Foster Estate Lawyer, Oregon, page 2

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Carol Compton

Gift Taxation
Status:  Inactive           Licensed:  39 Years

Renee M Stewart

Commercial Real Estate, Real Estate, Federal Appellate Practice, Estate Planning
Status:  In Good Standing           Licensed:  33 Years

Joseph K Phillips

Real Estate, Estate, Criminal
Status:  In Good Standing           Licensed:  30 Years

Jessica K. Meyer

Conveyancing, Estate Administration, Estate Planning, Elder Law
Status:  In Good Standing           Licensed:  16 Years
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Jessica K Meyer

Estate, Civil & Human Rights
Status:  In Good Standing           Licensed:  16 Years

William R Thomas

Real Estate, Wills & Probate, Trusts, Estate
Status:  In Good Standing           

Jennifer L Niegel

Landlord-Tenant, Wills & Probate, Trusts, Estate
Status:  In Good Standing           Licensed:  23 Years

Dustan E Johnson

Trusts, Divorce, Divorce & Family Law, Criminal, Estate
Status:  In Good Standing           Licensed:  43 Years

Edward L Daniels

Estate, Divorce & Family Law, Accident & Injury
Status:  In Good Standing           Licensed:  48 Years

David B Beckham

Real Estate, Wills & Probate, Trusts, Estate
Status:  In Good Standing           Licensed:  47 Years

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LEGAL TERMS

LAPSE

Under a will, the failure of a gift of property. A gift lapses when the beneficiary dies before the person who made the will, and no alternate has been named. S... (more...)
Under a will, the failure of a gift of property. A gift lapses when the beneficiary dies before the person who made the will, and no alternate has been named. Some states have anti-lapse statutes, which prevent gifts to relatives of the deceased person from lapsing unless the relative has no heirs of his or her own. A lapsed gift becomes part of the residuary estate.

KINDRED

Under some state's probate codes, all relatives of a deceased person.

BENEFICIARY

A person or organization legally entitled to receive benefits through a legal device, such as a will, trust or life insurance policy.

QDOT TRUST

A trust used to postpone estate tax when more than the amount of the personal federal estate tax exemption is left to a non-U.S. citizen spouse by the other spo... (more...)
A trust used to postpone estate tax when more than the amount of the personal federal estate tax exemption is left to a non-U.S. citizen spouse by the other spouse. QDOT stands for qualified domestic trust.

TRUSTEE POWERS

The provisions in a trust document defining what the trustee may and may not do.

DISTRIBUTEE

(1) Anyone who receives something. Usually, the term refers to someone who inherits a deceased person's property. If the deceased person dies without a will (ca... (more...)
(1) Anyone who receives something. Usually, the term refers to someone who inherits a deceased person's property. If the deceased person dies without a will (called intestate), state law determines what each distributee will receive. Also called a beneficiary.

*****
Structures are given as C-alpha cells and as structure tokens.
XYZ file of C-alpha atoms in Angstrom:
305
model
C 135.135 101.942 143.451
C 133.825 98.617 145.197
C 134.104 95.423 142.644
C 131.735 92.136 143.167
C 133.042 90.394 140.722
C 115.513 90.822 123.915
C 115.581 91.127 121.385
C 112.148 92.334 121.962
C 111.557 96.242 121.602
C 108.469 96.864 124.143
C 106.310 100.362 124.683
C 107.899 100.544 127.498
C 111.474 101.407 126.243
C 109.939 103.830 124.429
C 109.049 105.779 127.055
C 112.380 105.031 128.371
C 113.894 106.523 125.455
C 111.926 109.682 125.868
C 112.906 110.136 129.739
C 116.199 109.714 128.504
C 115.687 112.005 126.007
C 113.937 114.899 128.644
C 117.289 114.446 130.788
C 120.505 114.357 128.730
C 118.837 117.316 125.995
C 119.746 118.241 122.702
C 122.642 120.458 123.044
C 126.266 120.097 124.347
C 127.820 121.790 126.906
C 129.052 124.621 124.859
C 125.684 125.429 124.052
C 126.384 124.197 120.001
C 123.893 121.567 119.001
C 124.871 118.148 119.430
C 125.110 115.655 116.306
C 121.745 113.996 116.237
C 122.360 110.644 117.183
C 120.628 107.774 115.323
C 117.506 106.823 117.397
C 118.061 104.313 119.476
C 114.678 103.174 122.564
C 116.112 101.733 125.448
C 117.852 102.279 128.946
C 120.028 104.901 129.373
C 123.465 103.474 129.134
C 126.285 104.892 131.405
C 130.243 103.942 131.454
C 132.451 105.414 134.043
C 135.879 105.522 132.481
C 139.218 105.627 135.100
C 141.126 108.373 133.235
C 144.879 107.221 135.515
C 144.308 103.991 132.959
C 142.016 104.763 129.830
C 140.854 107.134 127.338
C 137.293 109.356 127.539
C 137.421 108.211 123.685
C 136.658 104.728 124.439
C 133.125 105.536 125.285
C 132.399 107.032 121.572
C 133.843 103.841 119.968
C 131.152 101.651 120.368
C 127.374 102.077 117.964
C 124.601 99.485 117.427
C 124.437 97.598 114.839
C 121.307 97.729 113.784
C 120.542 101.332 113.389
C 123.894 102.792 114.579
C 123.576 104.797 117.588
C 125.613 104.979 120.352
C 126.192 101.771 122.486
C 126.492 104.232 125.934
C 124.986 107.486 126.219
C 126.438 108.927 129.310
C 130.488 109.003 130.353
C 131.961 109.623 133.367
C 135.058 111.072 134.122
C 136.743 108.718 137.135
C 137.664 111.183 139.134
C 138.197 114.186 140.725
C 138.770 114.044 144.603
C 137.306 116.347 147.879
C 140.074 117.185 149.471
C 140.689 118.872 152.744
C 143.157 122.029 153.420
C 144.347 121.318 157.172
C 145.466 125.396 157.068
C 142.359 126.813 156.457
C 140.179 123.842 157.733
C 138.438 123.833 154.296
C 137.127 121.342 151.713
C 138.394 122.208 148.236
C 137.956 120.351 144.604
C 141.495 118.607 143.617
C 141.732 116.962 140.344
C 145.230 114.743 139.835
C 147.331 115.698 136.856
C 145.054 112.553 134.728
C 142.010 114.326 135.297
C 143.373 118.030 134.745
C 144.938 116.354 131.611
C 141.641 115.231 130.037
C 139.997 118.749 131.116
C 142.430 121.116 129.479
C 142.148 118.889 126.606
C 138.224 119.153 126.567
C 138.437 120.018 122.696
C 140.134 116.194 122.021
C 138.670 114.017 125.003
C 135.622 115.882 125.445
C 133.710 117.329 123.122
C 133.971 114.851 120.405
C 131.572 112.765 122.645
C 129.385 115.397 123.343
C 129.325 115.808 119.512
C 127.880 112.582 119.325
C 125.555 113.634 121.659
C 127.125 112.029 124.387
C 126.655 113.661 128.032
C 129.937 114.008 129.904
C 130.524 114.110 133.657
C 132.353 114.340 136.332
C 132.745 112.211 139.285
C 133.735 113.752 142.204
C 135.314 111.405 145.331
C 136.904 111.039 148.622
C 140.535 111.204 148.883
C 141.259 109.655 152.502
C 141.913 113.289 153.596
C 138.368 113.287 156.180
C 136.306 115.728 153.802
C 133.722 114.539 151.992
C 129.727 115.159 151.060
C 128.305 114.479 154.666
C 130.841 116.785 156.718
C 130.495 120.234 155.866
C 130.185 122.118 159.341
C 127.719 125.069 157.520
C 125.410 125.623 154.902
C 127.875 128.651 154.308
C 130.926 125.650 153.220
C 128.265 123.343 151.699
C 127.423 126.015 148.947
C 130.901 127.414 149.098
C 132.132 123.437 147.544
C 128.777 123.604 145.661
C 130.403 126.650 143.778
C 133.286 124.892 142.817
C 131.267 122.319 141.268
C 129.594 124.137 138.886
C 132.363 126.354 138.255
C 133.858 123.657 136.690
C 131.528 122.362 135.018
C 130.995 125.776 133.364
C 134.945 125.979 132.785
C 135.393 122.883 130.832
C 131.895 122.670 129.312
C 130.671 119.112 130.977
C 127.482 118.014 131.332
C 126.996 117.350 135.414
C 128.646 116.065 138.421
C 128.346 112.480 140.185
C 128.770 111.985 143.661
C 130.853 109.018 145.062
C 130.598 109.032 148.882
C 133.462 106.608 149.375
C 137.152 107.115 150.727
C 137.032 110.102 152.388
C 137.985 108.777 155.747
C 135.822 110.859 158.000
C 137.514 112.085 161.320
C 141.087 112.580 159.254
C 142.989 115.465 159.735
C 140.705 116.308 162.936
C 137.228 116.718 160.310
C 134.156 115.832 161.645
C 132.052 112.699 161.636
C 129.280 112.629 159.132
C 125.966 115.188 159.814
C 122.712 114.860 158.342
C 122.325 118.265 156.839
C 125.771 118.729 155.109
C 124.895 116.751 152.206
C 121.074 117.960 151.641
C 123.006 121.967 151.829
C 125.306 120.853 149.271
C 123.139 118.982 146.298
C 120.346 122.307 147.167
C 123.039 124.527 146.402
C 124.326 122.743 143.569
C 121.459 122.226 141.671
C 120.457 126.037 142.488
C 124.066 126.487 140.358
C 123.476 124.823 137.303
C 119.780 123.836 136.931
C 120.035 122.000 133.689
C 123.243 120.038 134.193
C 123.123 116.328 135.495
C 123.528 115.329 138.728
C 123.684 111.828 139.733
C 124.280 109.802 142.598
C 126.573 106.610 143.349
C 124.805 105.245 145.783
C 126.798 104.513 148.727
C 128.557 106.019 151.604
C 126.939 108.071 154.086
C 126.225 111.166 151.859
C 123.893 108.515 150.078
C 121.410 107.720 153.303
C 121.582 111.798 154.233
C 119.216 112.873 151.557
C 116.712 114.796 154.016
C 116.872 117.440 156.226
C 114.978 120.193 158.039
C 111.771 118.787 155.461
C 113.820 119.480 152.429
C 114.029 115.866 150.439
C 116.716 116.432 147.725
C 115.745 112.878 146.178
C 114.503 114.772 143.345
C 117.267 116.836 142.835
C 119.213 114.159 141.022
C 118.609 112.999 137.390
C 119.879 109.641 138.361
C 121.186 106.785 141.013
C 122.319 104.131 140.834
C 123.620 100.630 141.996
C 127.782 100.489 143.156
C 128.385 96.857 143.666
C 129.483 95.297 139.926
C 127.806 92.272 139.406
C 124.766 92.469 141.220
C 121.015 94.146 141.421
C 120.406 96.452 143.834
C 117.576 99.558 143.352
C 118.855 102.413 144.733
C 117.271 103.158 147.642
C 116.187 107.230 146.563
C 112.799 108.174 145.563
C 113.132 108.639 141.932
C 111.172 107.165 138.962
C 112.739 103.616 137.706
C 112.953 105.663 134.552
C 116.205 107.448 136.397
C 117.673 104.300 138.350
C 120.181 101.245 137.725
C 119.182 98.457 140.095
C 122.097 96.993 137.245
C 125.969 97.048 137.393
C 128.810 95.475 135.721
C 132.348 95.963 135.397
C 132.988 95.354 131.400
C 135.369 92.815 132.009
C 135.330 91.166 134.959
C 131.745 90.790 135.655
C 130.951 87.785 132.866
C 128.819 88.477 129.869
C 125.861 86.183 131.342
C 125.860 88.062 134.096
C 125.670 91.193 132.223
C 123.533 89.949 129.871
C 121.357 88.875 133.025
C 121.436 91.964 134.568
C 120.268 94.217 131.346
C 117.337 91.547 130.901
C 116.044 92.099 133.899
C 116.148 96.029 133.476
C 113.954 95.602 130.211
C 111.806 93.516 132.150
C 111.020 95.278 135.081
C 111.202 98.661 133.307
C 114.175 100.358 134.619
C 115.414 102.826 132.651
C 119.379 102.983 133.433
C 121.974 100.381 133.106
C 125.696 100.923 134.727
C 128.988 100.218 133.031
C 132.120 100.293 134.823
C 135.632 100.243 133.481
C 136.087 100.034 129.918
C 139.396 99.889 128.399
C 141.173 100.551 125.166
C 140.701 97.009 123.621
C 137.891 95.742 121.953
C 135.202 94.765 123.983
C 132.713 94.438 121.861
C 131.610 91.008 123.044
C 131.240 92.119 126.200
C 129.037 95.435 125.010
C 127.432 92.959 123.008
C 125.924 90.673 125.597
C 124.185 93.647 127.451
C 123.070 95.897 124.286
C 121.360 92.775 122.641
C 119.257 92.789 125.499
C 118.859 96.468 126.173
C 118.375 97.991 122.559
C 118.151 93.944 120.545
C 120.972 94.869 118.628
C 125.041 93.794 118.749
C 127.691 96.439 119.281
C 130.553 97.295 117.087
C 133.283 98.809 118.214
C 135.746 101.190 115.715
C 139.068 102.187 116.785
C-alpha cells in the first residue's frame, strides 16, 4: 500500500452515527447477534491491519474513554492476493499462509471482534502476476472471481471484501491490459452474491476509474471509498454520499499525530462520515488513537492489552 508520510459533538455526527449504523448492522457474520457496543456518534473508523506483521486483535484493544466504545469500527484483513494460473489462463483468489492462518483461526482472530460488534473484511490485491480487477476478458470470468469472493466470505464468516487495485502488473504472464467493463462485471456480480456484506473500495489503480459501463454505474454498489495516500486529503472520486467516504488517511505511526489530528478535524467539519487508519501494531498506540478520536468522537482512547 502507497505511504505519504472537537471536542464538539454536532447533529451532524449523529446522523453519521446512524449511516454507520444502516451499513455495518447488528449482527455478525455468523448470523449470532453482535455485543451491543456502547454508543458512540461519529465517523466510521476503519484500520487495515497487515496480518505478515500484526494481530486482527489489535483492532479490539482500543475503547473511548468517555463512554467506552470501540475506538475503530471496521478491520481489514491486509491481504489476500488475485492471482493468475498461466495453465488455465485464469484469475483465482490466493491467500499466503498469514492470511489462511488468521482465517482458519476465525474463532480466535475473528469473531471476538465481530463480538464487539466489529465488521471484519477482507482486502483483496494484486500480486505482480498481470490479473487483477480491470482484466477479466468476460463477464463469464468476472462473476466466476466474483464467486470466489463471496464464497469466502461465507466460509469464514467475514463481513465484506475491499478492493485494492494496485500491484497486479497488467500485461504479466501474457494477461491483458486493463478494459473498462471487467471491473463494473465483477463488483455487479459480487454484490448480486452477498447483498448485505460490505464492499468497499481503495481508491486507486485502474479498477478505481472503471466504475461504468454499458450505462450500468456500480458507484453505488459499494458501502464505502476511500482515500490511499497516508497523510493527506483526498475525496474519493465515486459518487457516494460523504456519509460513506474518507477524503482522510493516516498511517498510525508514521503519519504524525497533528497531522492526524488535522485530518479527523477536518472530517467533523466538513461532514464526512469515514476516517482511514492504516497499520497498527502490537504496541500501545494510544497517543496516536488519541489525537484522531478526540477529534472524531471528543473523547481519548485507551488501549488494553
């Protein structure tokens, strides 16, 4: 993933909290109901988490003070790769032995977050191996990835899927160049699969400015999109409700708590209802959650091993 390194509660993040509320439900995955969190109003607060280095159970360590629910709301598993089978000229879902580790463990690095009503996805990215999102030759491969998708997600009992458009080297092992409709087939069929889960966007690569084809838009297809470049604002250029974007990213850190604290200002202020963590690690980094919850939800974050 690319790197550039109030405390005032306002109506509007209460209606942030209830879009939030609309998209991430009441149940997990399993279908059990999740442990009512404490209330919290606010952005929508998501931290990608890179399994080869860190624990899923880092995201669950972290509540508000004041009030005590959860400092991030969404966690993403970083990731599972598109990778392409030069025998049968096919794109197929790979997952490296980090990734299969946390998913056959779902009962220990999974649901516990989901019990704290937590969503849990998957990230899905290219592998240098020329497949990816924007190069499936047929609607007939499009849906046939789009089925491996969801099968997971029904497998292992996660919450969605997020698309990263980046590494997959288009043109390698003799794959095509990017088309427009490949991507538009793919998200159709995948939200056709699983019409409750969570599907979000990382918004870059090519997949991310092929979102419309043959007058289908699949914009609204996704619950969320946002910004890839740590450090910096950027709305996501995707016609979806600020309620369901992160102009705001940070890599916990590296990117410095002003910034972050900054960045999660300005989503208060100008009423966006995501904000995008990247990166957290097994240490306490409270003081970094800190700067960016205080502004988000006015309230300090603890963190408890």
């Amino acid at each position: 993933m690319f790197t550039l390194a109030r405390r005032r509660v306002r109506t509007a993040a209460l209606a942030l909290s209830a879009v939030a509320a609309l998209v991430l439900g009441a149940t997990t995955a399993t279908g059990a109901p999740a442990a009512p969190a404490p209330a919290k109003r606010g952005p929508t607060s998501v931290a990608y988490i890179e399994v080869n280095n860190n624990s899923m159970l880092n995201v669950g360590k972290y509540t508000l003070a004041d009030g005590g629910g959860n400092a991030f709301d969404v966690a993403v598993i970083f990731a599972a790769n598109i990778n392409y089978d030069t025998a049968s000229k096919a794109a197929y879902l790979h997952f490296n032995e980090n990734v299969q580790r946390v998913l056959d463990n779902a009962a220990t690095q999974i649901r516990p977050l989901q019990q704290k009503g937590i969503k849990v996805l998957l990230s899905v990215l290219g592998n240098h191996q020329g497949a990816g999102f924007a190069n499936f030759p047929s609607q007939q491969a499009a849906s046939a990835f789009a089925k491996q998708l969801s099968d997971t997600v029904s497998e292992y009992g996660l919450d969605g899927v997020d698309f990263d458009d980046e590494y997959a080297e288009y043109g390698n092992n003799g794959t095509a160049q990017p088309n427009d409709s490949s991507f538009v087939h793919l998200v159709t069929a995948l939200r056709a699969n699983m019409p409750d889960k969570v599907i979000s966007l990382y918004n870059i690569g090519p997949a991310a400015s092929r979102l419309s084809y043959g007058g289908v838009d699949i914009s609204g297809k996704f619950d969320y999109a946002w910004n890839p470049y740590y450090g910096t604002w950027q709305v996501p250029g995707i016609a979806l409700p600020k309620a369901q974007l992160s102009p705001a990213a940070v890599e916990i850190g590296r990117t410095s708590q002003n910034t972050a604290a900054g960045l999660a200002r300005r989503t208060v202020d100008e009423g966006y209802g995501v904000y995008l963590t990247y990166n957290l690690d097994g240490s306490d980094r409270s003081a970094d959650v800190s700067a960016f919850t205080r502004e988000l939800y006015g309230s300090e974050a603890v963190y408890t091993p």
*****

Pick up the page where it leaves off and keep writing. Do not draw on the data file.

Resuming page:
ADEMPTION

The failure of a bequest of property in a will. The gift fails (is 'adeemed') because the person who made the will no longer owns the property when he or she di... (more...)
The failure of a bequest of property in a will. The gift fails (is 'adeemed') because the person who made the will no longer owns the property when he or she dies. Often this happens because the property has been sold, destroyed or given away to someone other than the beneficiary named in the will. A bequest may also be adeemed when the will maker, while still living, gives the property to the intended beneficiary (called 'ademption by satisfaction'). When a bequest is adeemed, the beneficiary named in the will is out of luck; he or she doesn't get cash or a different item of property to replace the one that was described in the will. For example, Mark writes in his will, 'I leave to Rob the family vehicle,' but then trades in his car in for a jet ski. When Mark dies, Rob will receive nothing. Frustrated beneficiaries may challenge an ademption in court, especially if the property was not clearly identified in the first place.

INTESTATE

The condition of dying without a valid will. The probate court appoints an administrator to distribute the deceased person's property according to state law.

RULE AGAINST PERPETUITIES

An exceedingly complex legal doctrine that limits the amount of time that property can be controlled after death by a person's instructions in a will. For examp... (more...)
An exceedingly complex legal doctrine that limits the amount of time that property can be controlled after death by a person's instructions in a will. For example, a person would not be allowed to leave property to her husband for his life, then to her children for their lives, then to her grandchildren. The gift would potentially go to the grandchildren at a point too remote in time.

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